to help you discover the God you already know

Author: Julian Maddock (Page 2 of 5)

Audio Prayer: Revisiting a God moment

Sunset over Assisi
Sunset over Assisi (Photo by Julian Maddock)

There ain’t no good thing ever dies
I’m gonna take it with me when I go

Tom Waits: Take It With Me

I have often talked about ‘repetition’, as Ignatius of Loyola calls it, in these writings, e.g. “Where to start?“, “The Kingdom of Heaven“, and “Repetition“. He invites us to revisit significant moments, “noting and dwelling upon the points where I have felt greater consolation or desolation or greater spiritual relish.” [62] When we do this, we become infused with the graces and insights given to us. This changes us. This is conversion, incrementally, daily.

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Prayer in a time of plague (2)

Last week’s morning guided prayer attracted about 30 people. I am going to continue to lead 30 minutes of guided prayer every Wednesday morning while we are in coronavirus lockdown. You can find details of this and other opportunities for prayer here: https://mailchi.mp/7865c2b9704a/prayer-in-a-time-of-plague-4863233.

With my prayers,
Julian

Prayer for sleep

Here is my second offering of a recorded prayer. As I said in my last post, when I wake in the night, I wish there were some guided prayers I could listen to, to settle me, to connect me with God, to remind me that all is well and I am safe.

This is a prayer for when you lie down to sleep, when you wake in the night, or when you want to rest or have a nap in the day. This is designed to help you relax and find rest in God’s presence, such that you might drift off into sleep in a feeling of trust and letting go.

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Annunciation

We are all meant to be mothers of God. What good is it to me if this eternal birth of the divine Son takes place unceasingly but does not take place within myself? And what good is it to me if Mary is full of grace if I am not also full of grace? What good is it to me for the Creator to give birth to his Son if I also do not give birth to him in my time and my culture? This, then, is the fullness of time: When the Son of God is begotten in us.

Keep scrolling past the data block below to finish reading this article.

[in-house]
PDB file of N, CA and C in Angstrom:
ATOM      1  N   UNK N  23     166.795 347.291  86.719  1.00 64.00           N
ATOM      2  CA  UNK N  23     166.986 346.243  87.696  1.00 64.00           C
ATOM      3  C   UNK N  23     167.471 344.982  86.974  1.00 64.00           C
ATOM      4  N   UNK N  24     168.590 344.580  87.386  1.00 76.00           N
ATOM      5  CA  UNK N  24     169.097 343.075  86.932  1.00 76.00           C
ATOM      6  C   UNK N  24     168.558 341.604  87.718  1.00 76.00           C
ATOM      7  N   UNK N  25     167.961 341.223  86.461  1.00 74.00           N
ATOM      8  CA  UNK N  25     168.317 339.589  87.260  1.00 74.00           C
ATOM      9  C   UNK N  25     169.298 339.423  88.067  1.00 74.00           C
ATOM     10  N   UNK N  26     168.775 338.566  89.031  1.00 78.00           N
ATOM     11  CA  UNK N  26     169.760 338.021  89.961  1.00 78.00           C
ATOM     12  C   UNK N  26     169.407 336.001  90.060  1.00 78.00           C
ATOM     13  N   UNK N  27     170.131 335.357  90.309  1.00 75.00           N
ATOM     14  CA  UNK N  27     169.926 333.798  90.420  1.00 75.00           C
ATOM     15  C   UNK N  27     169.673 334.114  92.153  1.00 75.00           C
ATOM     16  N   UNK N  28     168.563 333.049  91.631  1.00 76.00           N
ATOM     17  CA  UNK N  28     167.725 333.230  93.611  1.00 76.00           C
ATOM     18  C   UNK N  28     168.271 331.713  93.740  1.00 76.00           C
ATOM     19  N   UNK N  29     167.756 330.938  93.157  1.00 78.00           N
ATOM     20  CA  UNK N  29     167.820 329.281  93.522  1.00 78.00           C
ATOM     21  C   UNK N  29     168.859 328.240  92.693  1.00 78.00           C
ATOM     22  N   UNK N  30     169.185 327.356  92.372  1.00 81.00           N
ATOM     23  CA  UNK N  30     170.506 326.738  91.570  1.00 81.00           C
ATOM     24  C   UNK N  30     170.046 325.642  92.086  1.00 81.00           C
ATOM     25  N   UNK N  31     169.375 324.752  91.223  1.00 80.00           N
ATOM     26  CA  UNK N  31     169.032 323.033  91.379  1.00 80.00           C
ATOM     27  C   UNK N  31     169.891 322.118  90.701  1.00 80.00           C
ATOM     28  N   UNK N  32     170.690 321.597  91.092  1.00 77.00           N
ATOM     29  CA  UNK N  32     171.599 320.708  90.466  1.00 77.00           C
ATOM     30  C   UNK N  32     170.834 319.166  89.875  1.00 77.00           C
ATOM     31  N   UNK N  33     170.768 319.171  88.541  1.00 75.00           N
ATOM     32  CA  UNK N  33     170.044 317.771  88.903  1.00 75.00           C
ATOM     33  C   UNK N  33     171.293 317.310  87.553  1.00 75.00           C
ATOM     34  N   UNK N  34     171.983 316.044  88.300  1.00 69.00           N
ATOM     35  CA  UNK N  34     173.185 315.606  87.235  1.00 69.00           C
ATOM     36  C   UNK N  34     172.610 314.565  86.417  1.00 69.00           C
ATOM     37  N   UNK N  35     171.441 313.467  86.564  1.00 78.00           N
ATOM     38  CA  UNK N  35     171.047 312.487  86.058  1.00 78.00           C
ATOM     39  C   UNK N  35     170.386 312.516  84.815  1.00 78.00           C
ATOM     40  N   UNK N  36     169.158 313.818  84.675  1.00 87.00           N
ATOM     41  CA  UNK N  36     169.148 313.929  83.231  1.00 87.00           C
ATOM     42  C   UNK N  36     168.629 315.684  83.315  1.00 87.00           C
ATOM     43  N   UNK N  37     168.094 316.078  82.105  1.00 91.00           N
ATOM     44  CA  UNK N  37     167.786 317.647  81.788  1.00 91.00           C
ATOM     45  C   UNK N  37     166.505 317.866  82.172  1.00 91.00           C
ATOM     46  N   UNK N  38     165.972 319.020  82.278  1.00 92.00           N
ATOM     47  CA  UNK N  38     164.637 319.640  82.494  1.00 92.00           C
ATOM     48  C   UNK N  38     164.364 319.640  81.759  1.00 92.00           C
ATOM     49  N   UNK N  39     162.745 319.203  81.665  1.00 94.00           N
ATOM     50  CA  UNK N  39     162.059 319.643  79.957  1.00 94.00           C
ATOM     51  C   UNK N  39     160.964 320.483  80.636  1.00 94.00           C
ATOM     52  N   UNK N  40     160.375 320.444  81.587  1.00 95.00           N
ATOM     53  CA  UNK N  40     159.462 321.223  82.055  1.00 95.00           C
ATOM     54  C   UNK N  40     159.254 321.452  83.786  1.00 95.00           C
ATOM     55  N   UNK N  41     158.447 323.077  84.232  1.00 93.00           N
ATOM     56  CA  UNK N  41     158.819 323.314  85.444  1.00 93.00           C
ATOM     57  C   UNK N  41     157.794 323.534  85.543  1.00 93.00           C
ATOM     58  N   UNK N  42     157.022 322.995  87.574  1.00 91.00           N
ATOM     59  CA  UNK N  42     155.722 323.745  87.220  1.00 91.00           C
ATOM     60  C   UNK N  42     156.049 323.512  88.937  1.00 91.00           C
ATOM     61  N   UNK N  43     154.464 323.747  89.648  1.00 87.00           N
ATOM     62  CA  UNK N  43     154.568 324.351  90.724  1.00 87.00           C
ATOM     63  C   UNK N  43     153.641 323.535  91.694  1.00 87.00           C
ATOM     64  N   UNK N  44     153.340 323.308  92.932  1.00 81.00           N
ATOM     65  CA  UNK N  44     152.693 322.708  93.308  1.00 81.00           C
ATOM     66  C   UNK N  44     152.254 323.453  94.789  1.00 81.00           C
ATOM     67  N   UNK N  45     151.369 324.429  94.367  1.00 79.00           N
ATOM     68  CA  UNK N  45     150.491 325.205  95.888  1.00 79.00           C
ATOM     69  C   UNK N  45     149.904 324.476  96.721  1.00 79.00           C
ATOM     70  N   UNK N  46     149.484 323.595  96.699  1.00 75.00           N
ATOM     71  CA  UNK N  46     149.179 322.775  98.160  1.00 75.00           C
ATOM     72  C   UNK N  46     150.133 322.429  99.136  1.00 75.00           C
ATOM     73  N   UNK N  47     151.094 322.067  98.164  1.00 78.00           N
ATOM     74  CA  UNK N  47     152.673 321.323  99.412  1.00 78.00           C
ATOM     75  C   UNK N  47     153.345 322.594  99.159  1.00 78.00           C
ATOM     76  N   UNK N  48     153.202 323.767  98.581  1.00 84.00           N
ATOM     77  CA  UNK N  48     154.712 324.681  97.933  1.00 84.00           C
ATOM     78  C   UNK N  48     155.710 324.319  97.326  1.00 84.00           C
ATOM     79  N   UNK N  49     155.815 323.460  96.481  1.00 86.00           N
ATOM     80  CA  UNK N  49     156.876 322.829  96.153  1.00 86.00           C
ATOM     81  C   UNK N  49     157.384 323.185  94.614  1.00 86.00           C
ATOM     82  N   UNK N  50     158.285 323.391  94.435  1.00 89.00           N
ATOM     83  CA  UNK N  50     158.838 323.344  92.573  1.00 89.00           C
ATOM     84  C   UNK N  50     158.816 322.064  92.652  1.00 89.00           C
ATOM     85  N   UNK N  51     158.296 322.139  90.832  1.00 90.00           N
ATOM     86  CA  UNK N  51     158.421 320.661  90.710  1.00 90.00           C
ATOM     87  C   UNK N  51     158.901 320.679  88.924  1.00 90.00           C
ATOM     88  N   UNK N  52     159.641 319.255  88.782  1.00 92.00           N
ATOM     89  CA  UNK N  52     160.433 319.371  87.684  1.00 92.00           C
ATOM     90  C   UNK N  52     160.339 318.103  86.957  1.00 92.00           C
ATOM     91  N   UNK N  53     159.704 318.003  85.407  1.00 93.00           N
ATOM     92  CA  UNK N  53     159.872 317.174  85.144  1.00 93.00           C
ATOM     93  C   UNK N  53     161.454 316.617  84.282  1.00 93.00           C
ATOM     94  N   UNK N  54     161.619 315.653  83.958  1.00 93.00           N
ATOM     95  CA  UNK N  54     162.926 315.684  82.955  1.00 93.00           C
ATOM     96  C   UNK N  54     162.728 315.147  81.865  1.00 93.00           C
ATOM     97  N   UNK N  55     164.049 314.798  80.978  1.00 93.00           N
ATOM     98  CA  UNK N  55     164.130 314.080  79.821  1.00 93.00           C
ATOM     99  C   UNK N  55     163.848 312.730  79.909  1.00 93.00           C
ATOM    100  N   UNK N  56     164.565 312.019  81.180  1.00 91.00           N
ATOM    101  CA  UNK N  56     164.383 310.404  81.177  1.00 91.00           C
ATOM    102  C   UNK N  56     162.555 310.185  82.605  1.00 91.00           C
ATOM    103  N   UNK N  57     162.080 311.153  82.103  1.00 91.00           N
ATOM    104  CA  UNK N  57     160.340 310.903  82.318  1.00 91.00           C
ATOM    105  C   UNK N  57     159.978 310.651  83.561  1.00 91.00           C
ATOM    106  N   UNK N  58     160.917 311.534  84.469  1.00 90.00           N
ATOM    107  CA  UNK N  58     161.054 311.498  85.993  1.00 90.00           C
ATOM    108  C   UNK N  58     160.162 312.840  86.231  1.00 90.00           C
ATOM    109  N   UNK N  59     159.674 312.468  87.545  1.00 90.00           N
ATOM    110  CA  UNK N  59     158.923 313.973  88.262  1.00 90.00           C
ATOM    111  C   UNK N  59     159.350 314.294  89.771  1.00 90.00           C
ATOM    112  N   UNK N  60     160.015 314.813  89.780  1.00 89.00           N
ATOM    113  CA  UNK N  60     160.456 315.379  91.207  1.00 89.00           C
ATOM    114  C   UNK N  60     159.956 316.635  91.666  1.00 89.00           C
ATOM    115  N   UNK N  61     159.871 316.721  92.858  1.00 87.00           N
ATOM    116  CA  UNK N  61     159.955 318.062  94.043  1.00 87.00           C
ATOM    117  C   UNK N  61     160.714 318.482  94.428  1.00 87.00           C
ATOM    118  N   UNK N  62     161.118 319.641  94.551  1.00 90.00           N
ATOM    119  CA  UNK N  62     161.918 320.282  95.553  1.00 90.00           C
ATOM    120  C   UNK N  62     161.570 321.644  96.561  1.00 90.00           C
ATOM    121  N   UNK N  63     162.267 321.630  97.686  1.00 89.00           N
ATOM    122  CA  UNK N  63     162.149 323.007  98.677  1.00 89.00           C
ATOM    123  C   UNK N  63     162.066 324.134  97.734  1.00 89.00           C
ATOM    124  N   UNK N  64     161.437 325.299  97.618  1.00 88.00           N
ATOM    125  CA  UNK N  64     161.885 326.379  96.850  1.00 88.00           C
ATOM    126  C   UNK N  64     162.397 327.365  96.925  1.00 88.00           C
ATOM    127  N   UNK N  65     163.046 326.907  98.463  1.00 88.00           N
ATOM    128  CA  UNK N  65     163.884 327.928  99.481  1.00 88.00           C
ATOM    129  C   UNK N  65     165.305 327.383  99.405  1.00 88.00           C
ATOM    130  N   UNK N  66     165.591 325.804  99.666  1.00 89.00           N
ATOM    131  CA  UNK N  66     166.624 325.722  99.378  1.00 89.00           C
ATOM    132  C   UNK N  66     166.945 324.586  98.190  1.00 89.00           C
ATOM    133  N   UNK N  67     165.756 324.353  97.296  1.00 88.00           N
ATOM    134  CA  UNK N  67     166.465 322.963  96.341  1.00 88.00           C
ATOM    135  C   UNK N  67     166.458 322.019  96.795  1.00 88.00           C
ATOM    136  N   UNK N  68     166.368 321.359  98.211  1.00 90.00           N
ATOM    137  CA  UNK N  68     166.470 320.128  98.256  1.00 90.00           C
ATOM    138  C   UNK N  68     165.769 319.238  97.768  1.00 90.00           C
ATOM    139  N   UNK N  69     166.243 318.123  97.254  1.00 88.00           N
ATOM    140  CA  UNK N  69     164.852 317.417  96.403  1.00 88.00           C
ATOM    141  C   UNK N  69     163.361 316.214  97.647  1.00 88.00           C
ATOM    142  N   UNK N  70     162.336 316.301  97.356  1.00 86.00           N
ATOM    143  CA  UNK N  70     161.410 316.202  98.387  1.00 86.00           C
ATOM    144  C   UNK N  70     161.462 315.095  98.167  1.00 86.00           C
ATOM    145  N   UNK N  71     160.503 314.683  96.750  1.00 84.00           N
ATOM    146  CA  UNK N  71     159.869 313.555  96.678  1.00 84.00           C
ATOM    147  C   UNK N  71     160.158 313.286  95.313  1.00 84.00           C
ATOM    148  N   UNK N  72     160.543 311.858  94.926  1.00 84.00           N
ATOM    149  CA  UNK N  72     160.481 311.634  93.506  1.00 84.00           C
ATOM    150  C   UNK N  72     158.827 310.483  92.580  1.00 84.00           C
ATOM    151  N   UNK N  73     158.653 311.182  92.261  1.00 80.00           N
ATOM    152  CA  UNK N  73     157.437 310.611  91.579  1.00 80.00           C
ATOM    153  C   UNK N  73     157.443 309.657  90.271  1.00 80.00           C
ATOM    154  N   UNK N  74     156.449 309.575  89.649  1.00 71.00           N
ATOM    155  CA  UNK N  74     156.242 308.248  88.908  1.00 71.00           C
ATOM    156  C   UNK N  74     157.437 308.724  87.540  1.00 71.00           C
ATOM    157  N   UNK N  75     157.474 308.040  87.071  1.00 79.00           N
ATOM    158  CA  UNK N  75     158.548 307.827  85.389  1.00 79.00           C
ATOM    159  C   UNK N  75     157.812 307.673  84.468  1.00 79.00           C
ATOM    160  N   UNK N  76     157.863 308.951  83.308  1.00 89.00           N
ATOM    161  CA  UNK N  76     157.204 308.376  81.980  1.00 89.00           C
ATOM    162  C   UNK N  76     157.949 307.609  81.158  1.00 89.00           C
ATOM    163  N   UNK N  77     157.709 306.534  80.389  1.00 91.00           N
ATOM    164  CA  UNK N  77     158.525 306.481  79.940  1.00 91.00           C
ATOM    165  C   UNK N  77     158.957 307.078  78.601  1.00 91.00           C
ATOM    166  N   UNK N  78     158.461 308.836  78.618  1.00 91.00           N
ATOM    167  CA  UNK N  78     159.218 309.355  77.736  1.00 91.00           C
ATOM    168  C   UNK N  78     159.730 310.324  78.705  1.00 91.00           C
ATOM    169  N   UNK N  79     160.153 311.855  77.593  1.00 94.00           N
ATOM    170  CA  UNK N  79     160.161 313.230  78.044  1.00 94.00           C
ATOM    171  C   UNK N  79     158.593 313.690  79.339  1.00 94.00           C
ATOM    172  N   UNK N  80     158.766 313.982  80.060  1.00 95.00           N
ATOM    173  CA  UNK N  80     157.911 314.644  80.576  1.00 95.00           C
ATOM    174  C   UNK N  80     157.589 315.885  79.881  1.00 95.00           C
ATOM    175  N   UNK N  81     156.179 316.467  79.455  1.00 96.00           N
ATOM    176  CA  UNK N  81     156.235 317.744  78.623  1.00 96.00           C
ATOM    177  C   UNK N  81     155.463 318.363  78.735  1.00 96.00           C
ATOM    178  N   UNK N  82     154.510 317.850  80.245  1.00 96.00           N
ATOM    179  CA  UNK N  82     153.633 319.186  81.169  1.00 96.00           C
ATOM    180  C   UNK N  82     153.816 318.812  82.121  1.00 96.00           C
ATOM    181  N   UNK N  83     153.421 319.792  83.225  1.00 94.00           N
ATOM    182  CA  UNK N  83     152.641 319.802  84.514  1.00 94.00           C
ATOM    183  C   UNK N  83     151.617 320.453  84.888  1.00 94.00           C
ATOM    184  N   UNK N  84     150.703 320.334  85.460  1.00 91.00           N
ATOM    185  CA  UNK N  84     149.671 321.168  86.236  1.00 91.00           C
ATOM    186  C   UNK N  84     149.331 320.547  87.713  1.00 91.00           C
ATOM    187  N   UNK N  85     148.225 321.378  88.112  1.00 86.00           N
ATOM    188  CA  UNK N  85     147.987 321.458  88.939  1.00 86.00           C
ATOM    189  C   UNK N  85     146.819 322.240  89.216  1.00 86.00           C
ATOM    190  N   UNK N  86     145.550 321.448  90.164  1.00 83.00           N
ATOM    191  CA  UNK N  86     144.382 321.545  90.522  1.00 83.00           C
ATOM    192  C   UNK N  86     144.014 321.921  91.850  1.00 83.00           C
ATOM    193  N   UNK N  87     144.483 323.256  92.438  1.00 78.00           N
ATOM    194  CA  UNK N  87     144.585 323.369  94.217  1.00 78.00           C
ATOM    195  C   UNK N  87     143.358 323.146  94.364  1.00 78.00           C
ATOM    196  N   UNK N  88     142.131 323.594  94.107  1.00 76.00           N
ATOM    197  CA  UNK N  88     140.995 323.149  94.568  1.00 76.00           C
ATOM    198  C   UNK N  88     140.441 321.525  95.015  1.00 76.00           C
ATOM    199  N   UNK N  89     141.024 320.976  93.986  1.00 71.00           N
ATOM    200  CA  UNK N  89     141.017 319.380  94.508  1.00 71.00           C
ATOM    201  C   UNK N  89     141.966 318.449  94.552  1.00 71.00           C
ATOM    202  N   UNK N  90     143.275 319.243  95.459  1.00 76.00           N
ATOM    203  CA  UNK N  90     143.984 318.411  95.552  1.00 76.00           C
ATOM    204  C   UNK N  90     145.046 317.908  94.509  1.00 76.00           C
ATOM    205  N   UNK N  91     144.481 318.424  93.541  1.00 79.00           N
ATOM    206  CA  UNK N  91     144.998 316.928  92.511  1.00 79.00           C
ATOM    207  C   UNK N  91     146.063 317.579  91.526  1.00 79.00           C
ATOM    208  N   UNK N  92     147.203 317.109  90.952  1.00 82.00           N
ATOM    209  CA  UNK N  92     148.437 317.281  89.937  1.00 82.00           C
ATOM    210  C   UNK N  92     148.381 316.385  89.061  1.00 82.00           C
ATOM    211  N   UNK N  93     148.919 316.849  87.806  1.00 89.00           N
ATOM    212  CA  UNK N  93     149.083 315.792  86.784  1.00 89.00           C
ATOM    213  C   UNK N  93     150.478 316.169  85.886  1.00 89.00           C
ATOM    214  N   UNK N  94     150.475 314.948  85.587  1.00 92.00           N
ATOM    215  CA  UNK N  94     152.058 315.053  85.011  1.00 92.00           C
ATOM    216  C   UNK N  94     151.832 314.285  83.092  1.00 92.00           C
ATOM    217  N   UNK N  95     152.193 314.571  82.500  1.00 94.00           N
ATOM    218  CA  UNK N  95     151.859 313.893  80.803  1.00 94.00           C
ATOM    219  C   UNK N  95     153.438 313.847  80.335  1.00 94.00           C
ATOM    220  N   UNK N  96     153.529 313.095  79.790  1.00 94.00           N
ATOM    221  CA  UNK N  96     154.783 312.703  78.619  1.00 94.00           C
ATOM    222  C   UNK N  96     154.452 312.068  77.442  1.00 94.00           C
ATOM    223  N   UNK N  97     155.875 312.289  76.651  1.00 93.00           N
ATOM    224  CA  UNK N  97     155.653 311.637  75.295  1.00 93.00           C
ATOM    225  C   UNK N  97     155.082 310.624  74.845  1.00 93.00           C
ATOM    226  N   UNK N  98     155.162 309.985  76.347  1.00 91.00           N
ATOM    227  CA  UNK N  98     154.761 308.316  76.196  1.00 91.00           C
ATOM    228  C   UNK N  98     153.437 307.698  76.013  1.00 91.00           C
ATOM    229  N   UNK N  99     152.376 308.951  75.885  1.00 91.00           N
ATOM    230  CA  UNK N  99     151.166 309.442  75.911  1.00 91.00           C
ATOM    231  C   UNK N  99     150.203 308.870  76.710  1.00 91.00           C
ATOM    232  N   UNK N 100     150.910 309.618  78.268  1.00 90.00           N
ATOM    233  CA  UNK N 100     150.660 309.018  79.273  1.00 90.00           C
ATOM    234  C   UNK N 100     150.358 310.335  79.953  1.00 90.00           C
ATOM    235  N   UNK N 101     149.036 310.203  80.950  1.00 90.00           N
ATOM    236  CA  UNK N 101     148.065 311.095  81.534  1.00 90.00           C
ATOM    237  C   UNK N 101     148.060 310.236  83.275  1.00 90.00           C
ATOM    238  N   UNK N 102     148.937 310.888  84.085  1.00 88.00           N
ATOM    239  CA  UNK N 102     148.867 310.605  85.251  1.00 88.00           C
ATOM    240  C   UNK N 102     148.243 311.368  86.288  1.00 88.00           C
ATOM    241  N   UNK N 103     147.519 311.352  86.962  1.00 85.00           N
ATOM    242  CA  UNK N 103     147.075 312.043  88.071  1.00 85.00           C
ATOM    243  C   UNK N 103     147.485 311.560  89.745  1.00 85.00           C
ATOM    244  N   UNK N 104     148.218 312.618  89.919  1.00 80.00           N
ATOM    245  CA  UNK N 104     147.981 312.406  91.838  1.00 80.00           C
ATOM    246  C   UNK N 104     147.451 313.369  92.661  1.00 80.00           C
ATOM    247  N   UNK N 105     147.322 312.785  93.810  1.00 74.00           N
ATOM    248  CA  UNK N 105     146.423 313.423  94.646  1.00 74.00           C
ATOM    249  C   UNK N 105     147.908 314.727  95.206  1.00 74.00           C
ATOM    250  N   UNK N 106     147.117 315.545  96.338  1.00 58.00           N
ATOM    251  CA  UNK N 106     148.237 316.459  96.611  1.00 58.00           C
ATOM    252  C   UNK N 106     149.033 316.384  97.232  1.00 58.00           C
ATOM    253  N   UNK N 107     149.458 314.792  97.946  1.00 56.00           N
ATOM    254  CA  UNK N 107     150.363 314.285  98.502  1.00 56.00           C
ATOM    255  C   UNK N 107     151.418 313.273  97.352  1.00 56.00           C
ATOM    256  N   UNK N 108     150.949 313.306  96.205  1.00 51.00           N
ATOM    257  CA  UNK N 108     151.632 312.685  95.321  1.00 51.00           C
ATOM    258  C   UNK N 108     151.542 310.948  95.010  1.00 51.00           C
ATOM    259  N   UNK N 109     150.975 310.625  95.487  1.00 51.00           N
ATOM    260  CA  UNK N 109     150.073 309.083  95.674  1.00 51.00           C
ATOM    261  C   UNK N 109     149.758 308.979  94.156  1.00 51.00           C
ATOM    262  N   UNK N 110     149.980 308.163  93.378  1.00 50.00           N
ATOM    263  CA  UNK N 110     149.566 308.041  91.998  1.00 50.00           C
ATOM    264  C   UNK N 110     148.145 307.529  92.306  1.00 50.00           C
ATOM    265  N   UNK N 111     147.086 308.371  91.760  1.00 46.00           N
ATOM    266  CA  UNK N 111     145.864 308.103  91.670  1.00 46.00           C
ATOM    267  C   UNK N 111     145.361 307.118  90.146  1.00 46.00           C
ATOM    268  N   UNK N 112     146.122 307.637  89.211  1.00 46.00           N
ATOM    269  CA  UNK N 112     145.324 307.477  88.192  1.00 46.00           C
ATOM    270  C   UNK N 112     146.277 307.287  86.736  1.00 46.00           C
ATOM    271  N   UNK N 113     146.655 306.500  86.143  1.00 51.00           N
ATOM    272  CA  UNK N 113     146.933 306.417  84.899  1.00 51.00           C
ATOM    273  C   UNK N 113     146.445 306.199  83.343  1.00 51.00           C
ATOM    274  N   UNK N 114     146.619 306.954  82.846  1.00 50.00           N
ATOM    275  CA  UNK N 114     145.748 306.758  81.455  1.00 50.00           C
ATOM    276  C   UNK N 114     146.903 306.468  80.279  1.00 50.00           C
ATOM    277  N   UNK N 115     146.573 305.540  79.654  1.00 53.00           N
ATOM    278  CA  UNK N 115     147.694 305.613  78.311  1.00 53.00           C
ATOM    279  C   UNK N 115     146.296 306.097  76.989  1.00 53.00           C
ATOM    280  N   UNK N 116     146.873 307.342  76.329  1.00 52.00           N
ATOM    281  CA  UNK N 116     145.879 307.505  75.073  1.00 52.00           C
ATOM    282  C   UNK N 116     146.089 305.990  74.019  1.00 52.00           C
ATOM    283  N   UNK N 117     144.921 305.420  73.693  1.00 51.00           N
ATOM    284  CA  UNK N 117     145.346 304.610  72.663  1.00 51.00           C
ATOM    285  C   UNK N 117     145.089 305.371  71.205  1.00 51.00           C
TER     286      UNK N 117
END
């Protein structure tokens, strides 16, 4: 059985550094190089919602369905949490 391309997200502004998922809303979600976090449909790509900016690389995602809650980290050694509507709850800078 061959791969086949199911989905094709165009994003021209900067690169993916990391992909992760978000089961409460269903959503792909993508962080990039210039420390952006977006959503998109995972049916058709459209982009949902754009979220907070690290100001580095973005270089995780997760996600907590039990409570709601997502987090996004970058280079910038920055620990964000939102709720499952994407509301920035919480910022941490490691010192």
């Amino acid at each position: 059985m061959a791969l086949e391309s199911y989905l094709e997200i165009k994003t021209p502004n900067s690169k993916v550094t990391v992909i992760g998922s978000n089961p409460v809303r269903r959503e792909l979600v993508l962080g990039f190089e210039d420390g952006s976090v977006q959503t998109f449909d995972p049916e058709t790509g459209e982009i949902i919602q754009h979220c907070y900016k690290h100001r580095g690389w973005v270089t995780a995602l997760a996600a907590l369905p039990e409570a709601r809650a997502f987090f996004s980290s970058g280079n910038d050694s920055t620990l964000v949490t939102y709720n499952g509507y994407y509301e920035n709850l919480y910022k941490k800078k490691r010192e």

Meister Eckhart
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God’s fragile ego

The other day the friend of a friend posted on Facebook. His wife is in remission from illness and he expressed gratitude for “prayer, pills, and positivity” – a nicely balanced message I thought. Amidst predominantly supportive responses, two comments got my goat: “Don’t forget to give the doctors and drugs some credit!!” and “Why not give credit to the God we pray to?” Both of these suggestions were redundant: “pills” covered the first quibble, “prayer” the second.

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When prayer stops working

There comes a time when God appears to change. This may happen many times in a life. It is not so much that God feels distant or absent, though this may also be the case. It is more that you look for God in the usual place, or you think of God in the usual way, and this no longer seems to work. The usual is no longer satisfying, or now seems childish or naïve, or has become intellectually lacking. It is not that you no longer want God. It is not that you no longer want to pray. It is that you thought you knew and now you are not so sure.

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Molecular loneliness, molecular belonging

July 2018: I go with family to the observatory at Herstmonceux. We listen to a talk about the telescopes. We are shown pictures of starry skies from when the telescopes were operational. One photograph has a patch of dark sky. Or so it seems. More recently, the story goes, the Hubble space telescope was trained on that patch for three months to intercept lonely, long-distance-running photons. Like a magic trick, a teeming starfield appears. That dark patch is bright. 

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Distraction

A few years ago I was at a day conference with Silence in the City. It was a hot summer’s day. I was due to meet up with a couple of people later. Towards the end of the talk, both people sent texts begging off because of the heat. I was irritated. I do not understand being unable to cope with the heat. Just deal with it!

I had a discomfiting revelation the next day. I was at a meeting in a church in the City. There was so much noise: the interminable roar of traffic and the beeping of reversing trucks; the wearing whir of air-conditioning; the repetitious patronising announcements on public transport. I struggle with noise. I get steamed up. I just want some silence!

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